June 9, 2016
by GForce Software
Released in 1981, the Roland Jupiter 8 was the analogue flagship polysynth from Japan that squared up to the US manufactured Prophet 5, Memorymoog and Oberheim OBXa polysynths.
Prior to the arrival of the JP-8 it was often mooted that Japanese synths had a thin sound in comparison to the US counterparts. Certainly, trying to compare the sound of a 1978 Jupiter 4 with that of a Prophet 5 Rev2 was going to prove this point but it’s worth bearing in mind that upon release, the JP-4 was $2995 while the P5 was around $4495.
‘We Design The Future’
The thing with the Jupiter 8 was it offered 8 note polyphony, it had patch and performance memories, it was styled to showcase Roland’s then marketing line of “We Design The Future”… and it was reliable. It also sounded great, not in a US kind of way but in a fresh, bright kind of way, thanks to it’s two VCOs, a lovely sounding 24dB or 12dB filter which wasn’t derived from CEM or SSM chips, and a very comprehensive feature set, including oscillator sync, cross modulation and an arpeggiator.
At a fraction under $5000 it certainly wasn’t cheap but it in our opinion it was THE synth that finally made the professionals sit up and take notice of Roland. Indeed most Japanese synth manufacturers. Before the Yamaha DX-7 came along and shifted the synth world on its axis.
There were two versions of the JP-8.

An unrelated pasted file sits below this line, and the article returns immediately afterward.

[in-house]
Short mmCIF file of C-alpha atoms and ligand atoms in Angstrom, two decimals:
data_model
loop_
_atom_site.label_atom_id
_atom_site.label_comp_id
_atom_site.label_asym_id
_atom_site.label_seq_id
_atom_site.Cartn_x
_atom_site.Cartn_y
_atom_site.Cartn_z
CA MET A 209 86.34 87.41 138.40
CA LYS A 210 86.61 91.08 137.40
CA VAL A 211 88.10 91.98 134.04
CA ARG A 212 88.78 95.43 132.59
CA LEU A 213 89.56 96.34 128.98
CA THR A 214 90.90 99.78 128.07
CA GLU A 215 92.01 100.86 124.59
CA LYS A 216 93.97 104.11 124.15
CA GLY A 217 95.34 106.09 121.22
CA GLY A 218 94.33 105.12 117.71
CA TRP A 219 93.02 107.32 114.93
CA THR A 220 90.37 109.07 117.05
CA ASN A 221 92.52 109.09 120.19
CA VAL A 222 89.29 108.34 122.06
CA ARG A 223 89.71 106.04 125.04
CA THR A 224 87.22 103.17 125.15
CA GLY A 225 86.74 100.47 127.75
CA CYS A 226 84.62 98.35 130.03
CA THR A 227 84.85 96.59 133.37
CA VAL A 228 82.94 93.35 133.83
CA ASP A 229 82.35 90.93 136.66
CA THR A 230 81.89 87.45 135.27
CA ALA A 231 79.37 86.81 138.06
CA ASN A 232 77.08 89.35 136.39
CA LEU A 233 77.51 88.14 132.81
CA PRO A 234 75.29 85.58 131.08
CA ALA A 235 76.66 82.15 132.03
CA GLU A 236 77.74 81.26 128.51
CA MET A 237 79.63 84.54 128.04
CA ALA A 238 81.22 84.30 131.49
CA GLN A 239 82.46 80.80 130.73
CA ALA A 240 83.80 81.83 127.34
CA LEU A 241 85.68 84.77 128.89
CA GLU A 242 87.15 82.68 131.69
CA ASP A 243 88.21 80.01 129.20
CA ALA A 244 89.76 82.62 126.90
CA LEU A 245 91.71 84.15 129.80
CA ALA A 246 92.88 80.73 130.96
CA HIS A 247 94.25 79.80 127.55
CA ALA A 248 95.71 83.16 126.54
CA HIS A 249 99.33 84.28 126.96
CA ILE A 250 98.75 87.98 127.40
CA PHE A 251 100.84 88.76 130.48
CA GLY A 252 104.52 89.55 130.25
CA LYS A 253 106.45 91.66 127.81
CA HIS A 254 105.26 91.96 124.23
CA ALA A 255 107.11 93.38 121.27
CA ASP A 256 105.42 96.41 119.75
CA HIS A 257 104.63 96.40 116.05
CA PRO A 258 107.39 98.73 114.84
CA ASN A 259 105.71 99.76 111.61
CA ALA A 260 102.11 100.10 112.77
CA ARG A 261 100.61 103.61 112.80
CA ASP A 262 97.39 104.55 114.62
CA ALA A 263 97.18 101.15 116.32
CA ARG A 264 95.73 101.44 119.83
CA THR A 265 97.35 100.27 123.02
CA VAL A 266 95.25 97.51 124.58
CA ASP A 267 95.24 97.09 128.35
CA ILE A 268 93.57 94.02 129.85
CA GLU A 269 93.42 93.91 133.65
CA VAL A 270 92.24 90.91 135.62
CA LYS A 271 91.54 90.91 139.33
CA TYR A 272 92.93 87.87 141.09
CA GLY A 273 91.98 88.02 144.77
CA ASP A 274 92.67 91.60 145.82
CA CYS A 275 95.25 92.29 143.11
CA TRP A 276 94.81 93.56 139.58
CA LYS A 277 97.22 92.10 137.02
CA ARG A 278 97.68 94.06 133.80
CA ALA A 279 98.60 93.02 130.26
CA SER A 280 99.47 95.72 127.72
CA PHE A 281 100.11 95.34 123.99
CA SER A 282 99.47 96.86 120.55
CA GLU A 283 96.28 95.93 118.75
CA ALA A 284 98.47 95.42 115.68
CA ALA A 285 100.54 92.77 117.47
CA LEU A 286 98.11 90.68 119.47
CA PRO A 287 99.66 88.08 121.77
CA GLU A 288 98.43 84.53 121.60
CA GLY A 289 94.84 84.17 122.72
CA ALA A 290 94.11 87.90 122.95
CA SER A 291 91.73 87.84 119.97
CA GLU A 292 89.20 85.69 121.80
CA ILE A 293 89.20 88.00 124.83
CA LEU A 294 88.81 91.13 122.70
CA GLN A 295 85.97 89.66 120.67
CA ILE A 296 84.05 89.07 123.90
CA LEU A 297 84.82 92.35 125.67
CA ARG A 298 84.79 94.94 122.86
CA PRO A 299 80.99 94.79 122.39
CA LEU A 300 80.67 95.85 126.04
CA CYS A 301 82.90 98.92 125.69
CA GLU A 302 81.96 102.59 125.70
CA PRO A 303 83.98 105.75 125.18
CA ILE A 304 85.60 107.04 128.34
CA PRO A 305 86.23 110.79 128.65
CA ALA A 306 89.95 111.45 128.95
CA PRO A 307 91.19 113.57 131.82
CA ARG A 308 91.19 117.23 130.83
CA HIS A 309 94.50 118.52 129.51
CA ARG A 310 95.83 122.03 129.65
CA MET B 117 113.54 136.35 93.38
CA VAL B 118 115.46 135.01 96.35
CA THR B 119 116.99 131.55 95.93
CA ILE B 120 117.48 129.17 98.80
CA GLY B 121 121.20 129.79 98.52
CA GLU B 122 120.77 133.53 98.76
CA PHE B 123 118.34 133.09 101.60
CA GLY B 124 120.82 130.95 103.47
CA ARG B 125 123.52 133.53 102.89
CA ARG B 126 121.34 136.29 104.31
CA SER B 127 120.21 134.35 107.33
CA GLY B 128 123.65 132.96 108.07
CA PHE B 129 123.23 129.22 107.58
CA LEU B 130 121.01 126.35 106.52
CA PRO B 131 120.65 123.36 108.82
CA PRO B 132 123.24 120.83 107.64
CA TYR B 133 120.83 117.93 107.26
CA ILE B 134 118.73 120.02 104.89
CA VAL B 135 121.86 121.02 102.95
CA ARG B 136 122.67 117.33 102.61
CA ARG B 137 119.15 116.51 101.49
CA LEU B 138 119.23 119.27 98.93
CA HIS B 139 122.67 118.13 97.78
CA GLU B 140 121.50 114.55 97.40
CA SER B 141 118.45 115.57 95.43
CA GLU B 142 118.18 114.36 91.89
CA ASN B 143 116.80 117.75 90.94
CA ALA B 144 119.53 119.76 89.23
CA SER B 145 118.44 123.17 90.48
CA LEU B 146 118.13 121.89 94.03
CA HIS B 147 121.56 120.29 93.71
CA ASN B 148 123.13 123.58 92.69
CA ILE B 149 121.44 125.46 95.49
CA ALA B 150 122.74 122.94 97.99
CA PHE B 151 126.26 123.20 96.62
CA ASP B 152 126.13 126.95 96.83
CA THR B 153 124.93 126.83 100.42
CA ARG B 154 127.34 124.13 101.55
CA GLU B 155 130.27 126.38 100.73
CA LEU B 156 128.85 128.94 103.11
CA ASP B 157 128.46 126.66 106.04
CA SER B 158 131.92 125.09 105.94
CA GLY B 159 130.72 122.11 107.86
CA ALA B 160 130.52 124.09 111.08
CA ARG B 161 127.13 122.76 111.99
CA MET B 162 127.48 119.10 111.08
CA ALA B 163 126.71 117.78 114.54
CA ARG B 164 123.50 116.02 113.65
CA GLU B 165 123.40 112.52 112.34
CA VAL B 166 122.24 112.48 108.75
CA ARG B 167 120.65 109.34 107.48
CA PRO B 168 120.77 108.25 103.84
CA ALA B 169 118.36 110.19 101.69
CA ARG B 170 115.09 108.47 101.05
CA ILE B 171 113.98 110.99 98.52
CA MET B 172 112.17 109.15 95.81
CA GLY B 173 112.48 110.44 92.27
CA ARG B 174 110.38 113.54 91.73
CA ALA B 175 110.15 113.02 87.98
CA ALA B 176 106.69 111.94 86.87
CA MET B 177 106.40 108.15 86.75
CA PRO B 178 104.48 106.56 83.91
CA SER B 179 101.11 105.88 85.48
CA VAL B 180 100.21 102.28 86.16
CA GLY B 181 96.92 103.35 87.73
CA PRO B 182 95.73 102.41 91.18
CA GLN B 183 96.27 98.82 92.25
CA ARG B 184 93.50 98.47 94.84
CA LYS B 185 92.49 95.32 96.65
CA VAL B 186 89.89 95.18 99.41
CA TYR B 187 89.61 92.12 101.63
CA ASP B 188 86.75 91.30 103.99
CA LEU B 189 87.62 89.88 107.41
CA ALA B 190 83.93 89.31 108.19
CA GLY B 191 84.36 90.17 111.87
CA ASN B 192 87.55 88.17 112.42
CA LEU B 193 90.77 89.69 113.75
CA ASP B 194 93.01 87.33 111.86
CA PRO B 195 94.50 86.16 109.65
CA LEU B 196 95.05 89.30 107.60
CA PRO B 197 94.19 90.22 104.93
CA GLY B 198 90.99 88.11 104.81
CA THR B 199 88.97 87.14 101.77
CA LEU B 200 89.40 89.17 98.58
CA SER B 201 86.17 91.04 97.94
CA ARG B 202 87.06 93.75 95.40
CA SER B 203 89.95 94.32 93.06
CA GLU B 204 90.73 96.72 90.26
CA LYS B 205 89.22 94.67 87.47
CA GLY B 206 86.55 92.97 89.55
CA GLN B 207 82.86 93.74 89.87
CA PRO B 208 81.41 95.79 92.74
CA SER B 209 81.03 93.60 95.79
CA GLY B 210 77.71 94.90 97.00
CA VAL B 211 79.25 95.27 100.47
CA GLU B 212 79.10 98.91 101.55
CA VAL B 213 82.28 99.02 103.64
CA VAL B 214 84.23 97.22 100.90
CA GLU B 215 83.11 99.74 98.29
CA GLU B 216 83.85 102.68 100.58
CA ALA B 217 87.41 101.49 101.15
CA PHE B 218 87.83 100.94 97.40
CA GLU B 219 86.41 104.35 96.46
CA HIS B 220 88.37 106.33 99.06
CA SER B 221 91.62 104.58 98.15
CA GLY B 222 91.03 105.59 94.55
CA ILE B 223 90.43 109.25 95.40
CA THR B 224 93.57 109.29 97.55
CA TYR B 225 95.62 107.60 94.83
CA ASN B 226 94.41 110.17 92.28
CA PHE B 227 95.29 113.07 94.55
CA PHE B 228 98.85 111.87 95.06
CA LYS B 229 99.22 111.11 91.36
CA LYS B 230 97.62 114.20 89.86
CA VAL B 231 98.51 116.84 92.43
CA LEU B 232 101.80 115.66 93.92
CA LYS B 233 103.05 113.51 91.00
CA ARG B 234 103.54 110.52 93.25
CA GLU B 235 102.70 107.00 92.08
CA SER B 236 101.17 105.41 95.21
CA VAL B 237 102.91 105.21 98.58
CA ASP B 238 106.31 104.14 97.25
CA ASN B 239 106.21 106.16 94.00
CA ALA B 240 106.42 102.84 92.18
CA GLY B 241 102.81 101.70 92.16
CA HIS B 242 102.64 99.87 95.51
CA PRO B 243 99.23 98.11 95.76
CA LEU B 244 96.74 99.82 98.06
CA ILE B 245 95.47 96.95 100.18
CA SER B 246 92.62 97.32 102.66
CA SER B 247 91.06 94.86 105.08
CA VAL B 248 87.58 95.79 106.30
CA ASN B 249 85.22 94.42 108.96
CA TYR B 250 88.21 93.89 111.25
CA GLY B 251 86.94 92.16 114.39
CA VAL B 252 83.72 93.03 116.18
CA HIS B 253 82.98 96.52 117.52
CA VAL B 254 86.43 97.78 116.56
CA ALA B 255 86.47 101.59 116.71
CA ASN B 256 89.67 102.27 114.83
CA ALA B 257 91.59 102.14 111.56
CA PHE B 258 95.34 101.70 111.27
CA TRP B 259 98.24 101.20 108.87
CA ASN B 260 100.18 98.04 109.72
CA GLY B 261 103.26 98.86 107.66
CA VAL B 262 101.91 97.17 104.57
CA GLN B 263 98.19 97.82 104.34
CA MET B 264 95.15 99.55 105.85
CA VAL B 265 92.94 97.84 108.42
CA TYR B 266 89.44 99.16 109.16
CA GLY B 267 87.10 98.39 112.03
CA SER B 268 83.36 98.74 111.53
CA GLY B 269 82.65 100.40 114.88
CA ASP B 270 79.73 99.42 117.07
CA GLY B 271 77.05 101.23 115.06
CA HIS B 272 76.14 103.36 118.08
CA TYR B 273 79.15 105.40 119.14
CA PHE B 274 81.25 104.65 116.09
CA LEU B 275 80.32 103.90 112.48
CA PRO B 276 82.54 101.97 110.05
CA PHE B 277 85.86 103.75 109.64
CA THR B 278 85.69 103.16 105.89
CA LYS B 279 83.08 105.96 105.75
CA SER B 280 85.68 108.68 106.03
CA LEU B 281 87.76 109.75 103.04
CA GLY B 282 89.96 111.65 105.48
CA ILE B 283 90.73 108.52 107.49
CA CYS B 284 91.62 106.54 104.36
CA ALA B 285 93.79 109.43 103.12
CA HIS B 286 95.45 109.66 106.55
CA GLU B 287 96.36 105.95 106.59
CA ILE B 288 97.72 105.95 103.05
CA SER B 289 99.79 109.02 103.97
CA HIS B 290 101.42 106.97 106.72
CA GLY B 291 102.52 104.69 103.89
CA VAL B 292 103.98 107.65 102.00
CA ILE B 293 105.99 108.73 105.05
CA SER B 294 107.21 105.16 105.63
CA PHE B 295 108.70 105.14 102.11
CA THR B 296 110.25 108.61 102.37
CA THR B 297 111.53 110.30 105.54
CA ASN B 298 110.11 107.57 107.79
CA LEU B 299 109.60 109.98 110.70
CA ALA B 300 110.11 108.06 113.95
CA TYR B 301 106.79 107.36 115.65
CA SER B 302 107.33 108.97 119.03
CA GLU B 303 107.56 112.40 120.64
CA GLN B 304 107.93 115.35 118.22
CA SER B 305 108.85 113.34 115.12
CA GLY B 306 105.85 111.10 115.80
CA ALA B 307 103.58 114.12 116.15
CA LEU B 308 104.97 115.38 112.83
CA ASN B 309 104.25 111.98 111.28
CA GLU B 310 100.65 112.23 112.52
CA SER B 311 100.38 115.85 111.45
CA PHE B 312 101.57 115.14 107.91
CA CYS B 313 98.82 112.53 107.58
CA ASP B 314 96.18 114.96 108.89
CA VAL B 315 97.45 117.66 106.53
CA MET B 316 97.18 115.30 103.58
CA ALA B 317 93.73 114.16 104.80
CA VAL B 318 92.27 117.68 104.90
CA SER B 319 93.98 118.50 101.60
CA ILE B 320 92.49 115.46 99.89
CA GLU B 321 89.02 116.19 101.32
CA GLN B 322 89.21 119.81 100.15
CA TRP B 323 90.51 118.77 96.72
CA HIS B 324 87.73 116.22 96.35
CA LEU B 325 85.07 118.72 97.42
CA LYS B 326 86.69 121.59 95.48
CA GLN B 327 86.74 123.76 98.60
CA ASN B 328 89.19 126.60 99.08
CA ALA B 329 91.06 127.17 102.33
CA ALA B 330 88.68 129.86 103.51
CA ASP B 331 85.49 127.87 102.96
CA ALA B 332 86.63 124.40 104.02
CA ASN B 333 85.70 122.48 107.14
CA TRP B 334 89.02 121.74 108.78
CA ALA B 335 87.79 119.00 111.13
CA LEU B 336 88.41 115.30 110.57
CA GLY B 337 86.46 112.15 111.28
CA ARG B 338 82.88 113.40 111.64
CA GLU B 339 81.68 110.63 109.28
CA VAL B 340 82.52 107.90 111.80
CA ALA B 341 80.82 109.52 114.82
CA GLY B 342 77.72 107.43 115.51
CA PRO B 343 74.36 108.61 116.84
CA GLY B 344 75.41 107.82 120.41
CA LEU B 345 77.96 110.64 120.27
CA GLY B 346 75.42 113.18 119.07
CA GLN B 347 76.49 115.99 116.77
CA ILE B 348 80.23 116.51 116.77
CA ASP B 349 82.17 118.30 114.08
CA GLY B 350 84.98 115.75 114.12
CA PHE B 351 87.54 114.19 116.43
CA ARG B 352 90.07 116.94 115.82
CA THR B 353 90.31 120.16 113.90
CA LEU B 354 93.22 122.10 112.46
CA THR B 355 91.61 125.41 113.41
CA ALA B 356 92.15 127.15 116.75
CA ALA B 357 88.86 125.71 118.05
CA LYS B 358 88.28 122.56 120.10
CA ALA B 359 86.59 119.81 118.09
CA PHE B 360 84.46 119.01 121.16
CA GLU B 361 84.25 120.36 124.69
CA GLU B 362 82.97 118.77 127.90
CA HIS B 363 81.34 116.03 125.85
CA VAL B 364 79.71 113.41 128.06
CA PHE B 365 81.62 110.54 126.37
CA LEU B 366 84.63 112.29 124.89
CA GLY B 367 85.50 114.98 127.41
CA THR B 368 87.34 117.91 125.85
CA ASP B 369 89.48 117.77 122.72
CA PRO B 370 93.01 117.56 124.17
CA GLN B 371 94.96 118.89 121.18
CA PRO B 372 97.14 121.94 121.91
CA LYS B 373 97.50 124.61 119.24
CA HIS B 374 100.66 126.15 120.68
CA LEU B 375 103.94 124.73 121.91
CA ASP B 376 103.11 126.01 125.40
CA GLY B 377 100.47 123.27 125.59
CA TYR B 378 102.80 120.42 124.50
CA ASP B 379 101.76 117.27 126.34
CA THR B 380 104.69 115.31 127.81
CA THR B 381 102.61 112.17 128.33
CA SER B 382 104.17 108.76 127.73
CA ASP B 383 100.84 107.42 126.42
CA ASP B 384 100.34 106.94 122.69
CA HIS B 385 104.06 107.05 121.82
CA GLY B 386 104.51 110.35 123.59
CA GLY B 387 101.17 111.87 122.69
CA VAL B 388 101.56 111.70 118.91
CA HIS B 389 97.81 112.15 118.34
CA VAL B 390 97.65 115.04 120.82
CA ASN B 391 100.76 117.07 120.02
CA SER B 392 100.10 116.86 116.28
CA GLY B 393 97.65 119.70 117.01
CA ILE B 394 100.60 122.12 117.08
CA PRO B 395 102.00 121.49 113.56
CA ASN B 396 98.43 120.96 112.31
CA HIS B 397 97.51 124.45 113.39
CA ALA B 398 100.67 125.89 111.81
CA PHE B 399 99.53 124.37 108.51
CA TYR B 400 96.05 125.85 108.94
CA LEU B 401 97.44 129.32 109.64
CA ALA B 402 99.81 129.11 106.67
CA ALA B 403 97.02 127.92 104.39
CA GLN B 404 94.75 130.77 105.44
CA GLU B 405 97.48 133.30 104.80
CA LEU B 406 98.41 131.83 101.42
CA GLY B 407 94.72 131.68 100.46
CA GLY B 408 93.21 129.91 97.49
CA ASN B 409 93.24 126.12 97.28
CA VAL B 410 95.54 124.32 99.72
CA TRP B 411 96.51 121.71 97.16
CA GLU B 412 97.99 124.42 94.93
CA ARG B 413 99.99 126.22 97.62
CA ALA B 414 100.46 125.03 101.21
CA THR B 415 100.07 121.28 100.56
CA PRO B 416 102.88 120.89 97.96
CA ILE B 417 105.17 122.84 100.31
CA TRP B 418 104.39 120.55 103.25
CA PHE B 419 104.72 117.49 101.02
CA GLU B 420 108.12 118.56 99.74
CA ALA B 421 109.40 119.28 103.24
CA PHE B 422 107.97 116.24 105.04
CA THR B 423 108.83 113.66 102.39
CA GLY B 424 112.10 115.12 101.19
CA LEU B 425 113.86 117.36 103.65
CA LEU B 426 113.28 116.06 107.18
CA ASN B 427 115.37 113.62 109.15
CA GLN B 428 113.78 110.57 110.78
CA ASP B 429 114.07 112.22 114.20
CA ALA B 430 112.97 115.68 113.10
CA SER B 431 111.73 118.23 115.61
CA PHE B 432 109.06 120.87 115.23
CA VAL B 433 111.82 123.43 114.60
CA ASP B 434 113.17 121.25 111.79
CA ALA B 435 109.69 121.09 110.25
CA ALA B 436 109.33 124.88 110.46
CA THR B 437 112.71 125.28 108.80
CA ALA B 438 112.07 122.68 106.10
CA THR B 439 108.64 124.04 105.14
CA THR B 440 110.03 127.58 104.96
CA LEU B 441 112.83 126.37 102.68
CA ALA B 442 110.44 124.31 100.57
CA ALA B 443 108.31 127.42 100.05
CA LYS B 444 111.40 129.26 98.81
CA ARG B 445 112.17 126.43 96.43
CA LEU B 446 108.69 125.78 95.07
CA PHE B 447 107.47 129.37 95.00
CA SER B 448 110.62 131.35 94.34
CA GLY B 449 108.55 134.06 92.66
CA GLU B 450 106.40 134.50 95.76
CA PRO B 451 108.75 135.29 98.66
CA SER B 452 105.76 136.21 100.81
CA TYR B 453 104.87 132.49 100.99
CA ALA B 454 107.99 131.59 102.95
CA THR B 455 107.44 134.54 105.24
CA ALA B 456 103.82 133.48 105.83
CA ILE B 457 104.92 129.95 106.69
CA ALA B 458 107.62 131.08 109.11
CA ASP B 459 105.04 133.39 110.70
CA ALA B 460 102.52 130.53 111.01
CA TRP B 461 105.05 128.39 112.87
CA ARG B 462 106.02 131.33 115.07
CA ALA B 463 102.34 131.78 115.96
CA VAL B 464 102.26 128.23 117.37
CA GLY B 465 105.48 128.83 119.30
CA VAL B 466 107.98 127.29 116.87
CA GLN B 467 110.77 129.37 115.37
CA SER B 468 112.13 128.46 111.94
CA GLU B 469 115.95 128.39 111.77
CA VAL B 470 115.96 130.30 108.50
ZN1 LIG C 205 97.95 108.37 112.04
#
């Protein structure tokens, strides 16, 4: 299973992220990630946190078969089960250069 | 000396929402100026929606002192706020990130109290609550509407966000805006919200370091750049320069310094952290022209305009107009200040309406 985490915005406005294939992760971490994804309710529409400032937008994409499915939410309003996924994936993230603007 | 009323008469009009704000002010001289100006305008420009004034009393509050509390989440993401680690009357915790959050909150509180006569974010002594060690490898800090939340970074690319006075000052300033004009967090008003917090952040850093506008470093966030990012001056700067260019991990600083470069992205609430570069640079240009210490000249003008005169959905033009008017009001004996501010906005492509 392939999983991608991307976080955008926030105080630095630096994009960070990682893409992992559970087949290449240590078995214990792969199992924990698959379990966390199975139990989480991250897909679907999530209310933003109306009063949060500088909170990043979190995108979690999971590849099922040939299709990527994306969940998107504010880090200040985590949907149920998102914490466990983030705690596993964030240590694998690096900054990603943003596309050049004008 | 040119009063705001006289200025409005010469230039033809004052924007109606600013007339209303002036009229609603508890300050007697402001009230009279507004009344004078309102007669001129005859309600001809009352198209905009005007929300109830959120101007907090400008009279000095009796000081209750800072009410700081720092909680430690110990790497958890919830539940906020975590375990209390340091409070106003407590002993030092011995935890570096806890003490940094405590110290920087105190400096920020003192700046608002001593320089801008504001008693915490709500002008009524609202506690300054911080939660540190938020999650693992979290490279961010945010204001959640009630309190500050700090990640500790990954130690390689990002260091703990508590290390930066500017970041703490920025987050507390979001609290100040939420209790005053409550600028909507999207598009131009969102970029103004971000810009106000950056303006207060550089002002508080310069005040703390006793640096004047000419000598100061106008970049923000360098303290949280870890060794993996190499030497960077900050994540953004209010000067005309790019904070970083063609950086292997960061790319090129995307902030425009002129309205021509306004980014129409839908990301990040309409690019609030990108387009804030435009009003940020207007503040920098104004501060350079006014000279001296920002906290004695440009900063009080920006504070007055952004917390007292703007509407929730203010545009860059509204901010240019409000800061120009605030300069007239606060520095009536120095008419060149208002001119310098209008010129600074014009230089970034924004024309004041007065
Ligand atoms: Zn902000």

On early versions there’s no Digital Control Buss (or DCB) which was Rolands way of communicating with sequencers such as the MC4 and MC8. They also used 12-bit DACs but this was changed to 14-bit after serial 171700 to improve tuning stability – as a result while there are those out there who think that early versions sound fatter as a result, those of us who looked to companies like Roland BECAUSE they had oscillators that didn’t drift too much think that’s tosh.
It wasn’t perfect though.
Firstly, we’d love to have seen a 32ft stop on the VCOs. Secondly, we’d like to have seen a transpose up/down button. Thirdly, patch increment/ decrement buttons would have been great because once these switches start to go (and they do) you’ll find some patches can be elusive. Fourth, a unison voice detune would have been really nice, but that’s kinda nit-picking.
There’s no velocity sensitivity but strangely the JP8 still feels like an expressive instrument to play. The truth is whereas some vintage synths feel vintage to play, bizarrely the JP8 doesn’t. Notable owners include Howard Jones, Tears for Fears, Michael Jackson, Talk Talk, Tangerine Dream……and probably the reason we wanted one…..The Blue Nile.